This is the most obvious and least cited cause for the expansion of corporate interests in veterinary practices. When you have graduated with $200K-plus in student loans, who in their right mind has the stomach to take on even more debt? As someone who finally discharged her debt only two years ago (after the age of 50!), I hear you. I could not even contemplate practice ownership until well into my 40s, when I had paid down the bulk of it.

Ever since land-grant institutions became a thing of the past, and veterinary medicine was no longer subsidized by governments interested in graduating veterinarians in the interest of public good, things have been going downhill for veterinarians even marginally interested in private practice ownership. Coupled with the emergence of for-profit veterinary colleges (with their corporate stakeholders), the higher cost of debt, and rising prices in higher education overall, it is a lose-lose-lose-lose for anyone harboring even the most meager practice ownership aspirations.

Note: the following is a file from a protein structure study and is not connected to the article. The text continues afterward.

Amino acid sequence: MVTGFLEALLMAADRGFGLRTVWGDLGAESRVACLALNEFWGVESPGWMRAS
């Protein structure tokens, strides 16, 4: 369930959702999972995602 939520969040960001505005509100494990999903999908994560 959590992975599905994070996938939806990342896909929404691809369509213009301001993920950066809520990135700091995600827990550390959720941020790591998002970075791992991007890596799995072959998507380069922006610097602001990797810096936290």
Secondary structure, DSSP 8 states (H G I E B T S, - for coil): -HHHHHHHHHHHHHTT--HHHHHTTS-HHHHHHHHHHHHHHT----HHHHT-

2) Diminishing margins among independent practices
“The Big Squeeze” is what I call it. The amount of money to be made by owning a veterinary practice is no longer what it once
was. Consider:

  • Pharmacy incomes and product sales have tanked given alternate distribution routes and corporate consolidation among manufacturers and distributors (leading to much higher wholesale prices, which further fuels price-shopping).
  • Consolidation in veterinary laboratories and other outside equipment and service providers has also forced diagnostic margins into the toilet.
  • Then there’s the rising cost of payroll and… the hugely advantaged corporate competition.

It is no wonder independent practice profit margins hover in the high single digits. It’s hard to make it work unless you are a seasoned, savvy entrepreneur. In today’s world, practice ownership is a harrowing prospect for all but the boldest.

3) The unsurmountable price of practice ownership